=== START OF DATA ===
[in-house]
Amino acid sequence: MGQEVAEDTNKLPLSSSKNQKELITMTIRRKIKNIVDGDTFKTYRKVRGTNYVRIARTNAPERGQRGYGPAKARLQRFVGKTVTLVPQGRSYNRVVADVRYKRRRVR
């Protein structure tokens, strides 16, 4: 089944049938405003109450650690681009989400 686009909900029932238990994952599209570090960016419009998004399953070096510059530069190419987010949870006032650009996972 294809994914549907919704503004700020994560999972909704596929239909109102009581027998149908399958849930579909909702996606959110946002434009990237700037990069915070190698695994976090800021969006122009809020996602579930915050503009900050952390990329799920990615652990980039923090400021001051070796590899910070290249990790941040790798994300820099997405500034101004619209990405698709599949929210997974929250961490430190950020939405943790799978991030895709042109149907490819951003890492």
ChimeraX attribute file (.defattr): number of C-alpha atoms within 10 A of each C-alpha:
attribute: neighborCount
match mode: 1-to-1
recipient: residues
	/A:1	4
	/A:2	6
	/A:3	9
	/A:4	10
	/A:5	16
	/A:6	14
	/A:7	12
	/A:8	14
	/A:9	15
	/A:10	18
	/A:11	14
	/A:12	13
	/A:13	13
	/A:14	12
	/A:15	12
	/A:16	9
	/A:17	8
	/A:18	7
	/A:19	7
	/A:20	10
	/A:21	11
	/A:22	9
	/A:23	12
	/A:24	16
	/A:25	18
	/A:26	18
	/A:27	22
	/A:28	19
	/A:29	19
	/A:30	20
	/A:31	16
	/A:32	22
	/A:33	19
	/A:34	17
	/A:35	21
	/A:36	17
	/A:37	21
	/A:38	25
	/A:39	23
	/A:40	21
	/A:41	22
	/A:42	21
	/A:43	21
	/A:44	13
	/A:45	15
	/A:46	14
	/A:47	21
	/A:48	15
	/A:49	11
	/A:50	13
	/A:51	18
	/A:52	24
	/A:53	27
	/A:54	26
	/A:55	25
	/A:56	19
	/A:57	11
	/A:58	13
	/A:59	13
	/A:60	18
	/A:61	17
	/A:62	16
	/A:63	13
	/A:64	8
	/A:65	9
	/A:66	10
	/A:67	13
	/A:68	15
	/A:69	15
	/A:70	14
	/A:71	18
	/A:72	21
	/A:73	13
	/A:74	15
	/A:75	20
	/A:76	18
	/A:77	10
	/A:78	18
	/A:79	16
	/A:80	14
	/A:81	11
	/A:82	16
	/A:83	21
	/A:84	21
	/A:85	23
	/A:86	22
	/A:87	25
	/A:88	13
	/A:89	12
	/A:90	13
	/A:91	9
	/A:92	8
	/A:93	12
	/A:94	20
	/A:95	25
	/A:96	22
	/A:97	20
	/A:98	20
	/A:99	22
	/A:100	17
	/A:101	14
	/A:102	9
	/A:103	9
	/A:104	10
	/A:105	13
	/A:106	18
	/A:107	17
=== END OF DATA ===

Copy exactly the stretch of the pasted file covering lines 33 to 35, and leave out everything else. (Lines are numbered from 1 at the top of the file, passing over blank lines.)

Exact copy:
	/A:26	18
	/A:27	22
	/A:28	19